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Parklane Park

Park

The currently developed 5-acre portion of Parklane Park includes an accessible play area, a basketball court, a Portland Loo, and a softball field.

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Parklane Park Project

Thanks to funding from System Development Charges, Parklane Park will be expanded from 5 acres to 25 acres. The new funding will allow for ADA improvements to the entire park, plus park improvements for the site's undeveloped 20 acres on the northern side. Funding is sufficient for the completion of nearly all elements identified in the 2009 Master Plan (except for the aquatic center).  

Parkland Park Project Design Proposal #1
Through a Project Advisory Committee and Community Gathering events, the community will help guide the development of the design for the expanded park. This is one of the three concept designs.

Parklane Park Loo Project

Thanks to funding from the Parks Replacement Bond and System Development Charges, a new Portland Loo was installed to replace the portable toilets in Parklane Park. 

Project Timeline

  • Fall 2015 - Winter 2015: Design, Public Involvement, and Permitting
  • Spring 2016: Bidding
  • October - December 2016: Construction
  • Spring 2017: Loo open to the public

Accessibility Notes

Parking

  • Street parking
  • 1 designated parking space
  • Paved pathway to play area
  • 100 feet to play area

Play Area

  • Engineered mulch surface
  • Ramp into play area

Play Equipment

  • Sensory play elements
  • Ramp onto play structure

Other Amenities

  • Accessible picnic table
  • Accessible Portland Loo restroom

Size in acres

25.60

Year acquired

1993

History

In 1873, Francis Elliott claimed 640 acres through the Donation Land Claim Act that included the land the park is built on. The area was comprised of small family farms and orchards. The park site itself was vacant pasture land with some Douglas fir stands. At that time the road to Sandy traversed the Elliott family's property. When they eventually platted their land, they were required to dedicate a right-of-way which passed through the site where the gravel path exists today.

In the 1940s, Henry Troh opened a small airport called Troh’s Skypark on the current-day park site. The airport closed in the 1950s and was replaced by a sand and gravel quarry owned by the Oregon Asphaltic Paving Company. Gravel from the site helped to build the surrounding neighborhood. By 1984 the excavation reached the water table, and groundwater filled the quarry. The quarry was filled in the 1990s, largely with material excavated in the surrounding neighborhoods.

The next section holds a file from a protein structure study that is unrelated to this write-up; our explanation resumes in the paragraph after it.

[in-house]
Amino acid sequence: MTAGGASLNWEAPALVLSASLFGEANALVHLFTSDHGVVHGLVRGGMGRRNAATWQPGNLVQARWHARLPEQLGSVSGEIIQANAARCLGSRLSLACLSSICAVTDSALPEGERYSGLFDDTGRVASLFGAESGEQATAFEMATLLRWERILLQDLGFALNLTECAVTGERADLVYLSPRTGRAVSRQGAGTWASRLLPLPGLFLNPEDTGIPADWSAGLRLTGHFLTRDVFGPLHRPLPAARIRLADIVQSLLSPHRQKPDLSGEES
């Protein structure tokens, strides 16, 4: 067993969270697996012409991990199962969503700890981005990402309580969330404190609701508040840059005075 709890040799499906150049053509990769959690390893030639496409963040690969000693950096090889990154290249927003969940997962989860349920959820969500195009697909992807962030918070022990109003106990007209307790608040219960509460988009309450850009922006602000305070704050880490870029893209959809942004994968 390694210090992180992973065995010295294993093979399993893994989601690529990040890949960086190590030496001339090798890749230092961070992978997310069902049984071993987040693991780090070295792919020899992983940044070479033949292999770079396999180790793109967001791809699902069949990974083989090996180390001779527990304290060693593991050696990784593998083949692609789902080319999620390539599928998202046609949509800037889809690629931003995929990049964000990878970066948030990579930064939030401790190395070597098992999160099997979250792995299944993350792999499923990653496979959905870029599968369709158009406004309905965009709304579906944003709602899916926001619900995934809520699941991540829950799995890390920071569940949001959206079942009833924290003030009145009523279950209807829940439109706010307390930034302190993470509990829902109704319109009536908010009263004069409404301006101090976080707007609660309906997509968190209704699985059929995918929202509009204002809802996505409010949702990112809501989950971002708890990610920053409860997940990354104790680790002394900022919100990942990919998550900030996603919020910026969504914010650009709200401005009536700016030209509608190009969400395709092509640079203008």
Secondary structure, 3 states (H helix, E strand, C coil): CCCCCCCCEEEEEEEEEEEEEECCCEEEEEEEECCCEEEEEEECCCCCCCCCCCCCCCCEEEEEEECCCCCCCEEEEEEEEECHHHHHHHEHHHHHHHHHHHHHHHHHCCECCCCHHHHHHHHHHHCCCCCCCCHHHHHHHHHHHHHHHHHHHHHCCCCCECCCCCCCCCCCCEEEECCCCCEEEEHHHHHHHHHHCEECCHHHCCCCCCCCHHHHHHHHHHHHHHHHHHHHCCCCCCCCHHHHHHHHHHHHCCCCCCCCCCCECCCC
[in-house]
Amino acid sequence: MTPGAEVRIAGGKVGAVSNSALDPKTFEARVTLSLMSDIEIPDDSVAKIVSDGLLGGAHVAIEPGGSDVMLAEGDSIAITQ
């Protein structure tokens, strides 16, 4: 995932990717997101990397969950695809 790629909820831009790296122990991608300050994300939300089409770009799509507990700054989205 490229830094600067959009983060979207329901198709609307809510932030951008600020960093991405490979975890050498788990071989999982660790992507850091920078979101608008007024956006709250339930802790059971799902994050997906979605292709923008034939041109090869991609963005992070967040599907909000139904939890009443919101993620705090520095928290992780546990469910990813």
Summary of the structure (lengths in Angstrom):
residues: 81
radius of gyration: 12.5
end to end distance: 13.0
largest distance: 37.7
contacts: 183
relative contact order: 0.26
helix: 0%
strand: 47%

When the surrounding subdivisions were built in the 1970s, the triangular parcel that is now Parklane Park, become a Multnomah County park. Local residents planted many of the trees, and installed red and white striped playground equipment, giving the park its nickname, Candy Cane Park. In 1993, the City of Portland acquired the park from Multnomah County. The 1996 Centennial Neighborhood Plan recommended acquisition of 20 acres to the north, the site of the former gravel quarry. In 2002, the City purchased the three additional parcels from the Oregon Asphaltic Paving Company.

In 2016, a Portland Loo was installed with funding from the 2014 Parks Replacement Bond.

Park Location or Entrance

Parklane Park main entrance
SE 155th Avenue and Main Street
Portland, OR 97233

Open hours

Park hours: 5:00am-midnight

Upcoming construction

Parklane Park Project

Expected opening date: Fall 2022

Park amenities/activities

Accessible Play Area
Accessible Restroom
Basketball Court
Paths (Unpaved)
Picnic Table
Playground
Soccer Field
Softball Field

Neighborhood

Centennial

City section

East